Wagner had an impressive workout in Washington and could provide what the Wizards need. He is a big, mobile and can spread the floor. Wagner was terrific at stepping out to hit threes off pick-and-rolls at Michigan and that ability would work well with Wizards All-Star point guard John Wall.

Wagner measured in at just under 7-feet at this month's NBA Combine, fifth-tallest among those who attended. He averaged 14.6 points as a junior this past season and made 39.4 percent of his threes on 4.1 attempts per game.

With three years of college experience and an NBA-ready jumper, Wagner believes he can step right in and help the Wizards.

"I think what we did at Michigan, sharing the ball and playing as a team, very organized basketball, that can help big-time," he said. "It's basically pro basketball I was playing on a different level."

As Wagner will tell you, he is very confident in his abilities. He is comfortable in his own skin and that includes openly discussing his faults. He feels good about his ability to score at the next level. Defense is where he needs to prove himself.

Despite his size, Wagner wasn't much of a rim protector in college. He averaged just a half-block a game as a junior. The Wizards need rim protection badly and he likely would not provide that.

Wagner, though, believes he can bring more to the table defensively than the numbers would suggest.

"I think I've been an offensive guy all of my life, but the more that you mature as a player, you understand that both sides are important. Without defense, you aren't going to play at any level," he said.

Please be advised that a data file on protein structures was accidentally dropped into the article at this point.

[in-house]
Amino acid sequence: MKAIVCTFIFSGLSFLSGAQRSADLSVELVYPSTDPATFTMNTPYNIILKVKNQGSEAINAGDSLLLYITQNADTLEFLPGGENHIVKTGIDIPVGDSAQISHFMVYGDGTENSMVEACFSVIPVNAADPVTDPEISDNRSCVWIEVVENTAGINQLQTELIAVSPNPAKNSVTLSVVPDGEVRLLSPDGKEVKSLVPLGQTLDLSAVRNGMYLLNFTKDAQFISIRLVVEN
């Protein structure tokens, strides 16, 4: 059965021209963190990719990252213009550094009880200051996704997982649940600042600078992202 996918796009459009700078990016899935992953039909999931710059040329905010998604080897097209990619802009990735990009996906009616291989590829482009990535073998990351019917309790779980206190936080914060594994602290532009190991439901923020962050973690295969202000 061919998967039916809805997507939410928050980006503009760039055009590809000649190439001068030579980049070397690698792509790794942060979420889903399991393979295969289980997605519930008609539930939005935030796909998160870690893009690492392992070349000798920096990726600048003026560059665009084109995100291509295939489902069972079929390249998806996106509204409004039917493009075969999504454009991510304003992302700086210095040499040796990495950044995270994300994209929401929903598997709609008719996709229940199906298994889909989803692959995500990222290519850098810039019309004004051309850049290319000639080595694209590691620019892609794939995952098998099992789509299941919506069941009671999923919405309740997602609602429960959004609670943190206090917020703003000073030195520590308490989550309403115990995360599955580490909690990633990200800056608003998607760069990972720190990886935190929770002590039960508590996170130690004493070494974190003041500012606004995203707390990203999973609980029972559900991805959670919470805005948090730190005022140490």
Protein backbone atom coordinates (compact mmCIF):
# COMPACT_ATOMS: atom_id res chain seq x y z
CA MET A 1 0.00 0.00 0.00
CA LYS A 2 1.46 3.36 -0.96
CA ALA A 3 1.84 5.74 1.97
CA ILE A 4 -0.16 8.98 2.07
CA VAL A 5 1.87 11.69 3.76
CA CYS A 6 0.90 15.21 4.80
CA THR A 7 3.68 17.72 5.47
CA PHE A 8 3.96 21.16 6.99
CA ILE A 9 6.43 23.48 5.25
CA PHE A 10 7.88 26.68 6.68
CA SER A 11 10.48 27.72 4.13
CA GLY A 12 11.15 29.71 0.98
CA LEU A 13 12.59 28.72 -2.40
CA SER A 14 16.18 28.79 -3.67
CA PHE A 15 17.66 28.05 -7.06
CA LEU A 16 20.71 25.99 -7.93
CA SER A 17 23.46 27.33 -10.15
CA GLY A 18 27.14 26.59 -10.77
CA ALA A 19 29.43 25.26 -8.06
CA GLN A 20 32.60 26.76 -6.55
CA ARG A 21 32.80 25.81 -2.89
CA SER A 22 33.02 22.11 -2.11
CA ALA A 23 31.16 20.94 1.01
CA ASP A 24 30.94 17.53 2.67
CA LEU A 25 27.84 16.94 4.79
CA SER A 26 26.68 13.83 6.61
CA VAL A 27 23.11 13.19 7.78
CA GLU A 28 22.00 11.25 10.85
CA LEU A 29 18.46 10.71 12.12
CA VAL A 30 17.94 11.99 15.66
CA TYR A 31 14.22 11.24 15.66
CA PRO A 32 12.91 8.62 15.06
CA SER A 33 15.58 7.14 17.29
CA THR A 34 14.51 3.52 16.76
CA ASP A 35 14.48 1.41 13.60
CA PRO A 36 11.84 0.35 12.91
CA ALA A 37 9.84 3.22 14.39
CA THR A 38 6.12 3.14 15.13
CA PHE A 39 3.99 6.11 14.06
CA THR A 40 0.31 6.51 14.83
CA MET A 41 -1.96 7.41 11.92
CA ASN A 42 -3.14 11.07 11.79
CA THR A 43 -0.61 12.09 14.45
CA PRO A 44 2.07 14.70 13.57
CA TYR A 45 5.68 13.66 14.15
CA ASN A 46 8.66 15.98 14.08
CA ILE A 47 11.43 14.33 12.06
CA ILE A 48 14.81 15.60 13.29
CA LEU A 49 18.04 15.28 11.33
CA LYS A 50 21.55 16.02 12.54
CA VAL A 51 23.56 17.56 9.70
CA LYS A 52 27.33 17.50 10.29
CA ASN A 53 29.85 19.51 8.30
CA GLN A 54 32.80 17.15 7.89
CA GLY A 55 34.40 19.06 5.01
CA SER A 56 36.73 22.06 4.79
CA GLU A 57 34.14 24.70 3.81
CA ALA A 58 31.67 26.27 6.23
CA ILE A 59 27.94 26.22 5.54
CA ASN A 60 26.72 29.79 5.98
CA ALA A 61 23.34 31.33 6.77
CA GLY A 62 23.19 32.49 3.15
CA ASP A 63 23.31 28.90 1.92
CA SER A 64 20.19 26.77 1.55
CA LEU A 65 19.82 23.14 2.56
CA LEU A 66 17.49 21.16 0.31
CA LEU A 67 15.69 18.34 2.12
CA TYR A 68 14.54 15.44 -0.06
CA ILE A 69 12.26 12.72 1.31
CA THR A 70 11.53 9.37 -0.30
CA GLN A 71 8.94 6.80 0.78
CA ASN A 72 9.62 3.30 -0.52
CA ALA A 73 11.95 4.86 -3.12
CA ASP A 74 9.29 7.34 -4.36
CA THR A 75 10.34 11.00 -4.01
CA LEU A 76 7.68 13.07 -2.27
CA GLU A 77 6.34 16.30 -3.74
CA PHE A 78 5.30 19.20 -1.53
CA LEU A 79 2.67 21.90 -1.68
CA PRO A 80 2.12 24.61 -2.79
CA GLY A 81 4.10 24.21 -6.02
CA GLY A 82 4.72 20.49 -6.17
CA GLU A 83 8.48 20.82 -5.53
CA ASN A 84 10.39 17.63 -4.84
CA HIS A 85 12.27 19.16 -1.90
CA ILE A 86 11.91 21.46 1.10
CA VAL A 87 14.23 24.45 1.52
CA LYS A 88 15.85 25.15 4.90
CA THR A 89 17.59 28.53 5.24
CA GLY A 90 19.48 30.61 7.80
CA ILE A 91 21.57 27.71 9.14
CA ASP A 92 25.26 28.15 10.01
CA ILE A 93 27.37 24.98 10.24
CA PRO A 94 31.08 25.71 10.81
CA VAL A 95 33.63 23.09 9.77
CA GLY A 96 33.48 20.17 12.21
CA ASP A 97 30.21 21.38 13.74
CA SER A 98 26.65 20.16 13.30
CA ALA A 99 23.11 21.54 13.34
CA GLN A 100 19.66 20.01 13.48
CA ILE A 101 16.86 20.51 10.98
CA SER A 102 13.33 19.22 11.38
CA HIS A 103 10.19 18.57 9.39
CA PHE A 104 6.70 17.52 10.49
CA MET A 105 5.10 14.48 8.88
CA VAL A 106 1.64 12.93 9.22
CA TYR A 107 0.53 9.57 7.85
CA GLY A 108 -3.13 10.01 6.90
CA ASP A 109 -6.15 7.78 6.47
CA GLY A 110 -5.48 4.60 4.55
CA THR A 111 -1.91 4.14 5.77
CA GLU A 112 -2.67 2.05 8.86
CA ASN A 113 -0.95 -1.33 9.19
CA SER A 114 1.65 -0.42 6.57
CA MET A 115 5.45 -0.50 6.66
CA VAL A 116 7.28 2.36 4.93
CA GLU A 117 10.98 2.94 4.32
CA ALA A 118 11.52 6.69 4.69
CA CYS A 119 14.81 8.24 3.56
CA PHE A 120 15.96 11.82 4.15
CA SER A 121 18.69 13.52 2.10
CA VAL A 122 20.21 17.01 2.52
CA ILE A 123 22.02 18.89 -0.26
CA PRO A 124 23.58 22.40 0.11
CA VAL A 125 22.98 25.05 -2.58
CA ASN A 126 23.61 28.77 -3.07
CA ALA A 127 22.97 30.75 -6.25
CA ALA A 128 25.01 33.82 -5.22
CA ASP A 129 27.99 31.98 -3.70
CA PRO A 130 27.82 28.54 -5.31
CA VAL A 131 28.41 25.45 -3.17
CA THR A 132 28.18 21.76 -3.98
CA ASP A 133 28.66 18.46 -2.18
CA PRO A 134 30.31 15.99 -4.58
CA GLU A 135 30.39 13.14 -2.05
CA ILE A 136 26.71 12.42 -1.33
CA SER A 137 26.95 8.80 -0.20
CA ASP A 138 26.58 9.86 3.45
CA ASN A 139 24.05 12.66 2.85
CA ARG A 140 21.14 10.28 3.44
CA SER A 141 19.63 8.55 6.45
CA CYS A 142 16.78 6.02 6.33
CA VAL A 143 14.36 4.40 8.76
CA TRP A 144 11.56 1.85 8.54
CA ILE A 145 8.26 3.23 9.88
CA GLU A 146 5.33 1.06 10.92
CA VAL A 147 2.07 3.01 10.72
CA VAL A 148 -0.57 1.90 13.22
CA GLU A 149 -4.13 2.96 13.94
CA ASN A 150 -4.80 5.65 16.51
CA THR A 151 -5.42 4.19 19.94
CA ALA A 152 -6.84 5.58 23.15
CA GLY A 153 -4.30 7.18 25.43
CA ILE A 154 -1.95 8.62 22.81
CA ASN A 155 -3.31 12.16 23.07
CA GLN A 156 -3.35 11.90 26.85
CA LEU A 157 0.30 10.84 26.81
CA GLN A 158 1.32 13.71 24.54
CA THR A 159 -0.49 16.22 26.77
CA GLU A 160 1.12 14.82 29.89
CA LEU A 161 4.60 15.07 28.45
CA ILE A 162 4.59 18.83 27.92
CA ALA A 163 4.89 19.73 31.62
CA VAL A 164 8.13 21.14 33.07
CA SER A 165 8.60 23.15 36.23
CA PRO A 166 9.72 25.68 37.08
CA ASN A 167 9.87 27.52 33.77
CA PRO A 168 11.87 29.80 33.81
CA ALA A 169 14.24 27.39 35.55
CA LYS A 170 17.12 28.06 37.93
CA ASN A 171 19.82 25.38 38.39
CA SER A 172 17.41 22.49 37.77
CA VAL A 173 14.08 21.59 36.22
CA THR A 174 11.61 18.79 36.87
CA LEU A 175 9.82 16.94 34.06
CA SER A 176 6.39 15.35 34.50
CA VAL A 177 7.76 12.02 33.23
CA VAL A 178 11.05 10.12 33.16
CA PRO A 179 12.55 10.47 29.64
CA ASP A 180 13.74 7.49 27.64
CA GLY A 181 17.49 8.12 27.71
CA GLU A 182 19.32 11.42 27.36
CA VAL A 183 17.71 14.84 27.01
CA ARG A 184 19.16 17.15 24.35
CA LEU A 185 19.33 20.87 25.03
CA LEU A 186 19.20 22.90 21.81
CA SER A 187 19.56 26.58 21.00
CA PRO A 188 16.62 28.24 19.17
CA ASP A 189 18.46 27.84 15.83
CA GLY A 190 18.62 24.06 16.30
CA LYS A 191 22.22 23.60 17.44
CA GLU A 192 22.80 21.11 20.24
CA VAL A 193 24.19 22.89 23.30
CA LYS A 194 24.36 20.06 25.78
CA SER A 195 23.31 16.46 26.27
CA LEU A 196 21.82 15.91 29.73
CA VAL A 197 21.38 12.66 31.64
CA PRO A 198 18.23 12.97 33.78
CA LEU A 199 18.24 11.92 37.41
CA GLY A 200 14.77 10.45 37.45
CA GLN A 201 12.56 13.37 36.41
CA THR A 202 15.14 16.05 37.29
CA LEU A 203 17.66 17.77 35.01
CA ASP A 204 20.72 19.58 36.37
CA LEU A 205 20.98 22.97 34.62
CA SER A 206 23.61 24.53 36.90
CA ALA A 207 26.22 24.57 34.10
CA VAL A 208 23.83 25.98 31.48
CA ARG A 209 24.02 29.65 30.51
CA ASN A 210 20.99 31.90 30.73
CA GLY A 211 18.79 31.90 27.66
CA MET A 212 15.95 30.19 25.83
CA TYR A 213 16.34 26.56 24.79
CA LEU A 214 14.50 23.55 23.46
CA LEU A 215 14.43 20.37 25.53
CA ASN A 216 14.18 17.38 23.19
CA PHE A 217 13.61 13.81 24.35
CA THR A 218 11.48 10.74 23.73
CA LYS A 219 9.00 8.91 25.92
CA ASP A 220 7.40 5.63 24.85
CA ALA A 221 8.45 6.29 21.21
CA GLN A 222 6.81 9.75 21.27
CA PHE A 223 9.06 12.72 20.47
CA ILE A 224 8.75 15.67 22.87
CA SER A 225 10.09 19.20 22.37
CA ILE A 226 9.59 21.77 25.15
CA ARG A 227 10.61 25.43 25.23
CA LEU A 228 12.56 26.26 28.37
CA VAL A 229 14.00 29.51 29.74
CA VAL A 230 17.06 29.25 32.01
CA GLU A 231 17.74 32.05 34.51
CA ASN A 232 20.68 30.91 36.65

"I think the most important thing that I wasn't able to show in college is that I'm able to switch the ball-screen, especially with the way the league is going. Switch on everything and stay in front of guards as a big guy."

Wagner is from Germany and looks up to Mavs legend Dirk Nowitzki, who is entering his 21st season and will be in the Hall of Fame someday. Nowitzki's game has always been built around shooting and, though he developed into a decent shot-blocker in his prime, was never an elite rim protector.

Wagner hopes to follow in his footsteps playing a similar style.

"He was my MJ. He kind of shows you 'okay, this is possible and this is doable.' It's just basketball," Wagner said. "It gives you a lot of hope. It gives you a lot of belief and motivation."

Hear more from Wagner in his one-on-one interview with Chris Miller in our latest Wizards Tipoff podcast. His interview can also be found in the video above:

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Bradley Beal receives zero All-NBA votes, which itself is a snub

Bradley Beal receives zero All-NBA votes, which itself is a snub

On Thursday the NBA revealed the All-NBA teams for the 2017-18 season.

Not surprisingly, Bradley Beal and John Wall did not make it to one of the three five-player teams. Of the two superstars, only Wall has been recognized once in his career.

What is surprising is that neither Beal nor Wall received a single vote in the whole process, especially Beal.

The 2017-18 season was without question the best in Beal’s career. He played in all 82 games, coming right off of the heals of his All-Star recognition. Beal seems to agree in his snubbing, tweeting this minutes after the teams were announced:

Looking at the list of players who made the top three teams, it shouldn’t be an issue, but these three guys got more votes than the Wizards' duo combined: Steven Adams, Trevor Ariza, and Dwight Howard. It is not surprising that Beal and Wall did not make an All-NBA team. It is odd that Beal didn’t receive a vote.

Here is a list of the full All-NBA Teams:


LeBron James (Cavaliers), James Harden (Rockets), Anthony Davis (Pelicans), Damian Lillard (Trail Blazers), Kevin Durant (Warriors)


Giannis Antetokounmpo (Bucks), Russell Westbrook (Thunder), Joel Embiid (76ers), LaMarcus Aldridge (Spurs), DeMar DeRozan (Raptors)


Stephen Curry (Warriors), Victor Oladipo (Pacers), Karl-Anthony Towns (Timberwolves), Jimmy Butler (Timberwolves), Paul George (Thunder)